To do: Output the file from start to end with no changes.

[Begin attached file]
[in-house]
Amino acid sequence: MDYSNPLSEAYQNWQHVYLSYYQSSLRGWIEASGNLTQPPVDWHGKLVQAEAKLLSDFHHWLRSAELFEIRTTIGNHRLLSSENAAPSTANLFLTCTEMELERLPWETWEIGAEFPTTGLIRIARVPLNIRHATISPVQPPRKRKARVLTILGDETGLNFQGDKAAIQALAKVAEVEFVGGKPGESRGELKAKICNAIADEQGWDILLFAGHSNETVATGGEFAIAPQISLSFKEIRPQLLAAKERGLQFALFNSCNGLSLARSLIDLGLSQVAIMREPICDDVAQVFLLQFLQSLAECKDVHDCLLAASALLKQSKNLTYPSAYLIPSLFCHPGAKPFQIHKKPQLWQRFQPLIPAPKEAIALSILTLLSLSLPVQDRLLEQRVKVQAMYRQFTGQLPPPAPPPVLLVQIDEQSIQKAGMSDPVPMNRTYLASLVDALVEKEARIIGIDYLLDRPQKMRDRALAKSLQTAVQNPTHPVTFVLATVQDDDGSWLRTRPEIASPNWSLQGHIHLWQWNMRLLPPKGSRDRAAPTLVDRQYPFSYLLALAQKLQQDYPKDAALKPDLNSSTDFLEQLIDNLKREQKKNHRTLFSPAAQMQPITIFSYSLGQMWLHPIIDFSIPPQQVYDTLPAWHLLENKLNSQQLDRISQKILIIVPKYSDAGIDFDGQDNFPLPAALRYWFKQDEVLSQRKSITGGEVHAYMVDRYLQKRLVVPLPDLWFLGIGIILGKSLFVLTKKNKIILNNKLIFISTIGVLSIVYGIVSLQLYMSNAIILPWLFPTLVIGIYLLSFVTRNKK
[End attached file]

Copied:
[in-house]
Amino acid sequence: MDYSNPLSEAYQNWQHVYLSYYQSSLRGWIEASGNLTQPPVDWHGKLVQAEAKLLSDFHHWLRSAELFEIRTTIGNHRLLSSENAAPSTANLFLTCTEMELERLPWETWEIGAEFPTTGLIRIARVPLNIRHATISPVQPPRKRKARVLTILGDETGLNFQGDKAAIQALAKVAEVEFVGGKPGESRGELKAKICNAIADEQGWDILLFAGHSNETVATGGEFAIAPQISLSFKEIRPQLLAAKERGLQFALFNSCNGLSLARSLIDLGLSQVAIMREPICDDVAQVFLLQFLQSLAECKDVHDCLLAASALLKQSKNLTYPSAYLIPSLFCHPGAKPFQIHKKPQLWQRFQPLIPAPKEAIALSILTLLSLSLPVQDRLLEQRVKVQAMYRQFTGQLPPPAPPPVLLVQIDEQSIQKAGMSDPVPMNRTYLASLVDALVEKEARIIGIDYLLDRPQKMRDRALAKSLQTAVQNPTHPVTFVLATVQDDDGSWLRTRPEIASPNWSLQGHIHLWQWNMRLLPPKGSRDRAAPTLVDRQYPFSYLLALAQKLQQDYPKDAALKPDLNSSTDFLEQLIDNLKREQKKNHRTLFSPAAQMQPITIFSYSLGQMWLHPIIDFSIPPQQVYDTLPAWHLLENKLNSQQLDRISQKILIIVPKYSDAGIDFDGQDNFPLPAALRYWFKQDEVLSQRKSITGGEVHAYMVDRYLQKRLVVPLPDLWFLGIGIILGKSLFVLTKKNKIILNNKLIFISTIGVLSIVYGIVSLQLYMSNAIILPWLFPTLVIGIYLLSFVTRNKK